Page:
The break in the dam was being filled by dumping from carts shale and rock, quarried from the hillside at B. Mr. Brendlinger suggested that this was rather heroic practice for dam-building, but the engineer in charge replied it was good enough, and it was suggested at the meeting that possibly the upper portion of the break, as described by Mr. Shinn, might coincide in position and area with the roughly constructed repairs seen by Mr. Brendlinger.
THE BREAKING OF THE DAM.
The Story of the Engineer who Witnessed the Catastrophe.
The Pittsburgh Commercial prints the following account of the breaking of the dam, from the lips of John G. Parke. Jr., a civil engineer who, was engaged on the grounds of the South Fork Club:
“On Thursday night the dam was in perfect condition, and the water was not within seven feet of the top. At that stage the lake is nearly three miles long. It rained very hard Thursday night, I am told, for I slept too soundly myself to hear it, but when I got up Friday morning I could see there was a flood, for the water was over the drive in front of the club-house, and the level of the water in the lake had risen until it was only four feet below the top of the dam. I rode up to the head of the lake and saw that the woods were boiling full of water. South Fork and Muddy Run, which emptied into the lake, were fetching down trees, logs, cut timber, and stuff from a saw-mill that was up in the woods in that direction. This was about 7:30 o'clock. When I returned, Colonel Unger, the President of the club, hired twenty-two Italians, and a number of farmers joined in, to work on the dam. Altogether thirty men were at work. A plow was run along the top of the dam, and earth was thrown in the face of the dam to strengthen it. At the same time a channel was dug on the west end of the dam to make a sluiceway there. There was about three feet of shale rock through which it was possible to cut, but then we struck bedrock that it was impossible to get into without blasting. When we got the channel opened, the water soon scoured down to the bedrock, and a stream twenty feet wide and three feet deep rushed out on that end of the dam while the weir was letting an enormous quantity out the other end. Notwithstanding these outlets, the water kept rising at the rate of about ten inches an hour."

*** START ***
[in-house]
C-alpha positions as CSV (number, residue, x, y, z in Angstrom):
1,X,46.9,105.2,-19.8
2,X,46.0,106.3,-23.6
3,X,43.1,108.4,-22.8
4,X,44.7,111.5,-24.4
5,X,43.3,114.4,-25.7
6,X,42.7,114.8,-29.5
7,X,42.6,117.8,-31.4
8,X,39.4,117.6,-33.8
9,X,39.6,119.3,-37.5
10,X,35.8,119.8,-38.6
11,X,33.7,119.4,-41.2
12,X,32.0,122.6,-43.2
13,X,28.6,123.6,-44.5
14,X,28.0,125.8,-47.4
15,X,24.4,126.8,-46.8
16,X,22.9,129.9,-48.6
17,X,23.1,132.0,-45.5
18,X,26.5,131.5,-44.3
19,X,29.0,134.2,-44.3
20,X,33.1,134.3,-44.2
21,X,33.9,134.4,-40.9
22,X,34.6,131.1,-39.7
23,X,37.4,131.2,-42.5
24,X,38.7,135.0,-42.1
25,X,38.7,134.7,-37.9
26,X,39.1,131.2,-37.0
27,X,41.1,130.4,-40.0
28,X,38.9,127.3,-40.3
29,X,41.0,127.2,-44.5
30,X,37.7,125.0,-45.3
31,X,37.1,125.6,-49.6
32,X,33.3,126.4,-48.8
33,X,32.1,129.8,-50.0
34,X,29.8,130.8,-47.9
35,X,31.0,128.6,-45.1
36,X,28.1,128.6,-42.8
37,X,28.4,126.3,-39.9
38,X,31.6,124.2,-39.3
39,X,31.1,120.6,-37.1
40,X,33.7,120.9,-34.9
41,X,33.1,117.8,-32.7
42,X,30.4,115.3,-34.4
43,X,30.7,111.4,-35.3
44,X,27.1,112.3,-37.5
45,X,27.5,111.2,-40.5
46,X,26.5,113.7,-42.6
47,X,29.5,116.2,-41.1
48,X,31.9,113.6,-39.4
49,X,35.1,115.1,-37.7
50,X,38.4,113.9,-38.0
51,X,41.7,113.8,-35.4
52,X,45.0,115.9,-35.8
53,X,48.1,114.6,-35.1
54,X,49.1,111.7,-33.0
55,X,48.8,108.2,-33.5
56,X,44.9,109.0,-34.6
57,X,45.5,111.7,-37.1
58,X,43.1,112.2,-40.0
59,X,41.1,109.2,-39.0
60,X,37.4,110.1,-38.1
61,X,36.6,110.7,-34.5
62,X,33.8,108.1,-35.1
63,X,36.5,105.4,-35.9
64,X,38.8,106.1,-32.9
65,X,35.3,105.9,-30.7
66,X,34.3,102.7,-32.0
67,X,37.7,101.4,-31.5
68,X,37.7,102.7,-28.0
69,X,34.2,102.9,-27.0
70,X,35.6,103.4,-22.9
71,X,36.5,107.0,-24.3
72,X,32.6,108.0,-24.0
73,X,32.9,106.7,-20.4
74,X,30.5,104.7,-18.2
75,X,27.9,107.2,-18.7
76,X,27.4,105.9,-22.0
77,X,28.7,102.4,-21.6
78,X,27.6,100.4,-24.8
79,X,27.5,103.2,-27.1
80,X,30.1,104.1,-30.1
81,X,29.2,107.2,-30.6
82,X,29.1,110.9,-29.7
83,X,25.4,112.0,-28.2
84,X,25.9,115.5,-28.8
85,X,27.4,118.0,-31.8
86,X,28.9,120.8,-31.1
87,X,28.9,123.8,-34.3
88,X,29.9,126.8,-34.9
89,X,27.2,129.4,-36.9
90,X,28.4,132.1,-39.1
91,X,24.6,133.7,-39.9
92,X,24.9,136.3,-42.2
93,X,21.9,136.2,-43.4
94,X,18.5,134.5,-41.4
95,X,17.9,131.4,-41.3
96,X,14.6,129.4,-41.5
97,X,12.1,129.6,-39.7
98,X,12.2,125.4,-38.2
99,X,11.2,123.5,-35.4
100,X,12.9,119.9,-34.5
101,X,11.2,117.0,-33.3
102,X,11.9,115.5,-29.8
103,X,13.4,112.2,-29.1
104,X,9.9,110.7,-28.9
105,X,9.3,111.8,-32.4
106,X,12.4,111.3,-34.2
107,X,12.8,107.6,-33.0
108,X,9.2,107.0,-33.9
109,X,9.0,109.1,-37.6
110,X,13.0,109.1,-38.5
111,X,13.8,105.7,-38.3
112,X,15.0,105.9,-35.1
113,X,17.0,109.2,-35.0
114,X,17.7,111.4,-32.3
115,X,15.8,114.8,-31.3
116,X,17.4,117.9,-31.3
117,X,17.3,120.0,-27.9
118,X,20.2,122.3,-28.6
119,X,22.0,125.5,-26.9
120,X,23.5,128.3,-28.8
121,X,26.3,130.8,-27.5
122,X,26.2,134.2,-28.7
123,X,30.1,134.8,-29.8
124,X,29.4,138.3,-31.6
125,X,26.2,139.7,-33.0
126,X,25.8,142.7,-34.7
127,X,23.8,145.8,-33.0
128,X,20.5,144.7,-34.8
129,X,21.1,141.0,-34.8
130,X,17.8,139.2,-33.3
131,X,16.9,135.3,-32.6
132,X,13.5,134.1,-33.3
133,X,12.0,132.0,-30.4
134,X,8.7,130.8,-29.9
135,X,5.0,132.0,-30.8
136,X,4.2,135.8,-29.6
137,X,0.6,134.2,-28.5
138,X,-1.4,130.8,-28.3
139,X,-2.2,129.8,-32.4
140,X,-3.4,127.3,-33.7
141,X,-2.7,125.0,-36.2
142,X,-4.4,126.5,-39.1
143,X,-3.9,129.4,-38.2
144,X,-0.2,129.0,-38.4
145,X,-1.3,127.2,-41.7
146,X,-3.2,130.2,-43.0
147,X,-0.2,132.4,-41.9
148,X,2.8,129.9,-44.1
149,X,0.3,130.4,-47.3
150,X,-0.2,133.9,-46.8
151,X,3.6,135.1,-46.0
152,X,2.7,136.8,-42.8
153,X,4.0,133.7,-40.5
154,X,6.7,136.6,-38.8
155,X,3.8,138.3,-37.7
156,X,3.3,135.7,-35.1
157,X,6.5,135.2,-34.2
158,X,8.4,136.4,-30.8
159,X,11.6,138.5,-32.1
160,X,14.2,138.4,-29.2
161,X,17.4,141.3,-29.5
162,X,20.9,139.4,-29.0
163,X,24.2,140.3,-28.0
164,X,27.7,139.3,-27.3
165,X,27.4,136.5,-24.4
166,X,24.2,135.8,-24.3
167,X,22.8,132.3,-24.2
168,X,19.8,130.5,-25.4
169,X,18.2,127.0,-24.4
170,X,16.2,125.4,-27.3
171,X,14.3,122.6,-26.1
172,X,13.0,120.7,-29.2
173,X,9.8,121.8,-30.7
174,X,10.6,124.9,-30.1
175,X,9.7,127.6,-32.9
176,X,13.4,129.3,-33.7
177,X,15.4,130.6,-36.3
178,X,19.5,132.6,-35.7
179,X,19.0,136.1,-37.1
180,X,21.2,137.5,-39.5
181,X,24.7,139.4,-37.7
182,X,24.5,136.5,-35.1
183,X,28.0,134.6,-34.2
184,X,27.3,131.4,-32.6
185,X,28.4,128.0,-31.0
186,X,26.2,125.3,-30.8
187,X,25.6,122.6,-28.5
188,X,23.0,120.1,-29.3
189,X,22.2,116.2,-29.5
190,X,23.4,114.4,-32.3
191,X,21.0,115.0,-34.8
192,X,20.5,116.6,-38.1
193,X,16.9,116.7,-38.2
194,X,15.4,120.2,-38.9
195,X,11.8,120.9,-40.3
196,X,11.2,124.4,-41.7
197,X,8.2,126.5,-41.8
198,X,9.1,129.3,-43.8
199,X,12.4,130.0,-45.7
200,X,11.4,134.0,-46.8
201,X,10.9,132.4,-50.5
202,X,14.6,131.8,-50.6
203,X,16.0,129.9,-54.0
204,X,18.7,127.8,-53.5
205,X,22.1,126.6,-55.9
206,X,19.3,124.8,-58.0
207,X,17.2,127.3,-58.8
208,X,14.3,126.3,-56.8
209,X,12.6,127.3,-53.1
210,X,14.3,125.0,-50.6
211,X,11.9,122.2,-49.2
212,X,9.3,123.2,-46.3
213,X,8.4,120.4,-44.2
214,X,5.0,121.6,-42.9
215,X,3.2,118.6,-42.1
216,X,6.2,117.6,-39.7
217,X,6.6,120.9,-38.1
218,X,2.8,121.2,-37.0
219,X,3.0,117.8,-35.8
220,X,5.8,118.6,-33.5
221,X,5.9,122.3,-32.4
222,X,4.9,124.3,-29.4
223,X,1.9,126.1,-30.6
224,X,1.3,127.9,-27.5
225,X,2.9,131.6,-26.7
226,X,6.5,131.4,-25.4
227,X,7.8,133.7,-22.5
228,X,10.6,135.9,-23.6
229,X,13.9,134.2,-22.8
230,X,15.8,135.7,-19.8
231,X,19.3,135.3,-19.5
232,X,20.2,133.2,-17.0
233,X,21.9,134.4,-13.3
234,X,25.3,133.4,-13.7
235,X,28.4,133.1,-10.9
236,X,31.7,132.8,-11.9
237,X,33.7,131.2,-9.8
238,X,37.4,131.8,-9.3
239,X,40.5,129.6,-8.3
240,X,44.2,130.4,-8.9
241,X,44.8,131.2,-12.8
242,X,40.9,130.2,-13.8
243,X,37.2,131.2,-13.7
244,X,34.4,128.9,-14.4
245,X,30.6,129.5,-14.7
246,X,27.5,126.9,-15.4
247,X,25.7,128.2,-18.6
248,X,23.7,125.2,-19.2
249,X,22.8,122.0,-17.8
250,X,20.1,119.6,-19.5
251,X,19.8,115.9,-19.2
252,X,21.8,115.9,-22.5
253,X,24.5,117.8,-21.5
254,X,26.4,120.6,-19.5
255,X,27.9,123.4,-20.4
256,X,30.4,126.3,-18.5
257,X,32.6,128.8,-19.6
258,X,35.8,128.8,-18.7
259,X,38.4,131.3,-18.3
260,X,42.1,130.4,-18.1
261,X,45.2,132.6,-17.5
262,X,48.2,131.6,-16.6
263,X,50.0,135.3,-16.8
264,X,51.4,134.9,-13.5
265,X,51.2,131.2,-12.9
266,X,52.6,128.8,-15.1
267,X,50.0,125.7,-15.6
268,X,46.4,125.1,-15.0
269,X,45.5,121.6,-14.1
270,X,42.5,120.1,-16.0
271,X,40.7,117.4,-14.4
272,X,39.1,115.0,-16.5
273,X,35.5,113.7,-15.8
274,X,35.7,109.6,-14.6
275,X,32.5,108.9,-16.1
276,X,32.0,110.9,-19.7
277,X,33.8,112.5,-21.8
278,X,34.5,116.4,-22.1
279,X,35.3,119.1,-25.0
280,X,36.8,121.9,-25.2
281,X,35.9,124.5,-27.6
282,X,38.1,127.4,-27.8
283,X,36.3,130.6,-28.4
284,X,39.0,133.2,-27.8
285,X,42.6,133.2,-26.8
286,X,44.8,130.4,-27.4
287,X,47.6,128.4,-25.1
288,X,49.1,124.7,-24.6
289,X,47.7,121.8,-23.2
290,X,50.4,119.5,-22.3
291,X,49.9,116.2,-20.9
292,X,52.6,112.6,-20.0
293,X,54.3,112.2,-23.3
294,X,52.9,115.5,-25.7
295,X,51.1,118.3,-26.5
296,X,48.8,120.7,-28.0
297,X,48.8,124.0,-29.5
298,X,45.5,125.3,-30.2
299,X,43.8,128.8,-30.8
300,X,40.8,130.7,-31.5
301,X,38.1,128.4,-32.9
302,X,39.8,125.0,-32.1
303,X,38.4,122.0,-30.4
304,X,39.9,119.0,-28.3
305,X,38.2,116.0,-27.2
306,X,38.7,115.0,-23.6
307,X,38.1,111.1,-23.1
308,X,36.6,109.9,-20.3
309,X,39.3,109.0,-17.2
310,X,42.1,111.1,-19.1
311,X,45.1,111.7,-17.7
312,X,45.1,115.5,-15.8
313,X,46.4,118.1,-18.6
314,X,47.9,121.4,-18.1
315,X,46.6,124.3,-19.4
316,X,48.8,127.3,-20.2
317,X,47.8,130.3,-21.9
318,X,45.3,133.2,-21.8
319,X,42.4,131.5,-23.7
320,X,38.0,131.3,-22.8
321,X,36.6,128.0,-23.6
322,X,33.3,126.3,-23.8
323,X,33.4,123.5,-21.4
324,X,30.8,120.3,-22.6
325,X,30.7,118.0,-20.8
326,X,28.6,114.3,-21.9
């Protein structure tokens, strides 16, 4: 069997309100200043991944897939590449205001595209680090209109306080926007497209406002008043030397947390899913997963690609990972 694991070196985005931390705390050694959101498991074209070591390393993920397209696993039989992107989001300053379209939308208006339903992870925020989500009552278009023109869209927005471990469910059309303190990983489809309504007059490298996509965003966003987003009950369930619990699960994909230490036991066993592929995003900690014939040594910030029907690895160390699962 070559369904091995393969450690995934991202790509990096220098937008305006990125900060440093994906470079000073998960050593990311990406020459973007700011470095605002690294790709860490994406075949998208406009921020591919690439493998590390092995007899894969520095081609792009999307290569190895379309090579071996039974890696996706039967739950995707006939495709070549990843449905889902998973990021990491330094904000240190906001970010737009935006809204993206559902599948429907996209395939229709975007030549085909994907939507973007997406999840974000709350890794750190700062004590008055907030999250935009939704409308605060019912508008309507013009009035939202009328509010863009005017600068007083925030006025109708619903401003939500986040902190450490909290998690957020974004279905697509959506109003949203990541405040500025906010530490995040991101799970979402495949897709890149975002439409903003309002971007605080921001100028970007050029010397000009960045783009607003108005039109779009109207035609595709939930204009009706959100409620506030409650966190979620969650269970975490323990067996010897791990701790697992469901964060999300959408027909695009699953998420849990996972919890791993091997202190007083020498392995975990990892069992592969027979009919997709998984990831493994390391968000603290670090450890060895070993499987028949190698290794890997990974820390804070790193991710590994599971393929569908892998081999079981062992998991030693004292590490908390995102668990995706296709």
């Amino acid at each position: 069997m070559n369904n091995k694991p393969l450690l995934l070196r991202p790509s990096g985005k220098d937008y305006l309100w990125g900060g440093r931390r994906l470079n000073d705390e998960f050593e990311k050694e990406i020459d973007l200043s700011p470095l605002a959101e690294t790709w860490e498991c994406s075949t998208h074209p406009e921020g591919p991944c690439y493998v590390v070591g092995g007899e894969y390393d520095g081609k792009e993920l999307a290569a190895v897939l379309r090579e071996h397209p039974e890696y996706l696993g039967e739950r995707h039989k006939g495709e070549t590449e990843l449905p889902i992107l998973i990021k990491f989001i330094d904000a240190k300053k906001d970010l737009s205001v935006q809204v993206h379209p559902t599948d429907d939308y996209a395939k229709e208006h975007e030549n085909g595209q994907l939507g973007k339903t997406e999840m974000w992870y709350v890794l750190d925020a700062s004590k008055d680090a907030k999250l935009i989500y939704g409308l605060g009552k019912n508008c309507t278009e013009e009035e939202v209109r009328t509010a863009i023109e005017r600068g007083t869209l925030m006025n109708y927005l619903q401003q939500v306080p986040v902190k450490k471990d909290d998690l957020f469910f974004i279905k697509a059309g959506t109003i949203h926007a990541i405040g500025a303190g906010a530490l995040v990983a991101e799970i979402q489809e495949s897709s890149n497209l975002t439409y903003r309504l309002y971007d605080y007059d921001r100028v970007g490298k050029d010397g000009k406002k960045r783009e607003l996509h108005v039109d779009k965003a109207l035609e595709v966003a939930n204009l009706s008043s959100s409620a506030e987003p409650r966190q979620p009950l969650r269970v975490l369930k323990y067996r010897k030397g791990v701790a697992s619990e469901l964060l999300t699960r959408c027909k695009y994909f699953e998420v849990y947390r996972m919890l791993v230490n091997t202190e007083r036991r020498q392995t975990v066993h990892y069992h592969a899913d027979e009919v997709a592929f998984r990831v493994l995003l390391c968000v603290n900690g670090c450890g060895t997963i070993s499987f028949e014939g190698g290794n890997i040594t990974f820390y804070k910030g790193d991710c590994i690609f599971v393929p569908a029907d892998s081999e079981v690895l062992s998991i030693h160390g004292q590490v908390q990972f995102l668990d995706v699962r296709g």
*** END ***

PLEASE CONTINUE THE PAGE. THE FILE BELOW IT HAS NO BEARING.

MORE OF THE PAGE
"By 11:30 I had made up my mind that it was impossible to save the dam, and getting on my horse I galloped down the road to South Fork to warn the people of their danger. The telegraph tower is a mile from the town, and I sent two men there to have messages sent to Johnstown and other points below. I heard that the lady operator fainted when she sent off the news and had to be carried off. The people at South Fork had ample time to get to the high grounds and they were able to move their furniture too. In fact only one person was drowned at South Fork, and he while attempting to fish something from the flood as it rolled by. It was just twelve o'clock when the telegraph messages were sent out, so that the people of Johnstown had over three hours' warning."